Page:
In the current study, EDS, defined as the presence of more than two daytime sleep symptoms, was found to be 6.7%. This was similar to that reported by Goodwin et al,7 who found EDS in 5.8% of white children and 9.6% of Hispanic children. In the current study, significant risk factors for EDS were similar to the clinical features of OSAS, ie, witnessed sleep apnea, habitual snoring, headache on rising, allergic rhinitis. This was similar to the findings of Gottlieb et al,,22 who found a strong association between symptoms of OSAS and EDS, defined as overly sleepy during the daytime at least once a week, in a group of 5-year-old children.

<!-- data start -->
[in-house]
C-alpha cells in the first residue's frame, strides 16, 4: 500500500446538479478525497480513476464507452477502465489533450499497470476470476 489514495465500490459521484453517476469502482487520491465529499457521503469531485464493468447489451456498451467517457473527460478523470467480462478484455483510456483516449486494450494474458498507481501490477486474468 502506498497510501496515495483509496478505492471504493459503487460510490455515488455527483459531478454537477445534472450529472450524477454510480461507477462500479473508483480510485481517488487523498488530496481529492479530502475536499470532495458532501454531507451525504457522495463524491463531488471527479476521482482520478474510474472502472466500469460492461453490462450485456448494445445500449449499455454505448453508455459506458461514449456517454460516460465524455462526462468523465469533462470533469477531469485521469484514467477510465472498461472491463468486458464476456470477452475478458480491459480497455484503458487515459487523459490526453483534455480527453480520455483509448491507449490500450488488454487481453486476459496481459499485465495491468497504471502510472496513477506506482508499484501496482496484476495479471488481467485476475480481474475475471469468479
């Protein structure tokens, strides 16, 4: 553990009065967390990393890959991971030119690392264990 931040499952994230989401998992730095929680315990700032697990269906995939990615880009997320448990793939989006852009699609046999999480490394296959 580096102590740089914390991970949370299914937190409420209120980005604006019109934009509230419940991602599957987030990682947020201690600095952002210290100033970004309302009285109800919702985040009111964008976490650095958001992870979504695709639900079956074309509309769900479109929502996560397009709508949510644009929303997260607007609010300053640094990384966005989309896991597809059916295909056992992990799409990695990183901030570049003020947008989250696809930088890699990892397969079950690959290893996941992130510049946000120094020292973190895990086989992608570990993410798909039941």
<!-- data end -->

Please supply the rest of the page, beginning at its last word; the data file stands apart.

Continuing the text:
Hong Kong is a modern city with around-the-clock activities. It is common for both parents to work, and they often come home late for dinner. This results in a routine that encourages children to sleep late but wake up early for school because of heavy traffic. Hence, it is not surprising that the parent-reported sleep duration of 8.79 h (SD, 0.96) in our study is much shorter than the parent-reported sleep duration in American children in 1981.8 It is also similar to the shortest sleep duration reported in the literature, that of the Israeli pupils.23Acute sleep restriction to 5 h of sleep for 1 night has been shown to impair higher cognitive functions, eg, verbal creativity and abstract thinking.24 Sadeh et al25reported no correlation between total sleep duration and neurobehavioral functioning in 135 7- to 13-year-old Israeli children, although they did show a significant adverse impact of decreased sleep percentage, ie, percentage of true sleep time over total sleep period, on neurobehavioral functioning in the 7- to 9-year-age group. Gau and Soong26 also reported nighttime sleep duration on school days was significantly related to alertness in the morning. These reported findings might well explain the finding in the current study that those scored poorly in the academic results had a shorter duration of sleep, an average reduction of 13.76 min. This result echoes the findings by Epstein et al,27 that a 24-min reduction in sleep duration resulted in “increased prevalence of difficulties in concentrating and paying attention during classes.” In the current study, sleepiness during class and homework, which might be an indirect marker for sleep inadequacy, were shown to be significant risk factors for poor academic results.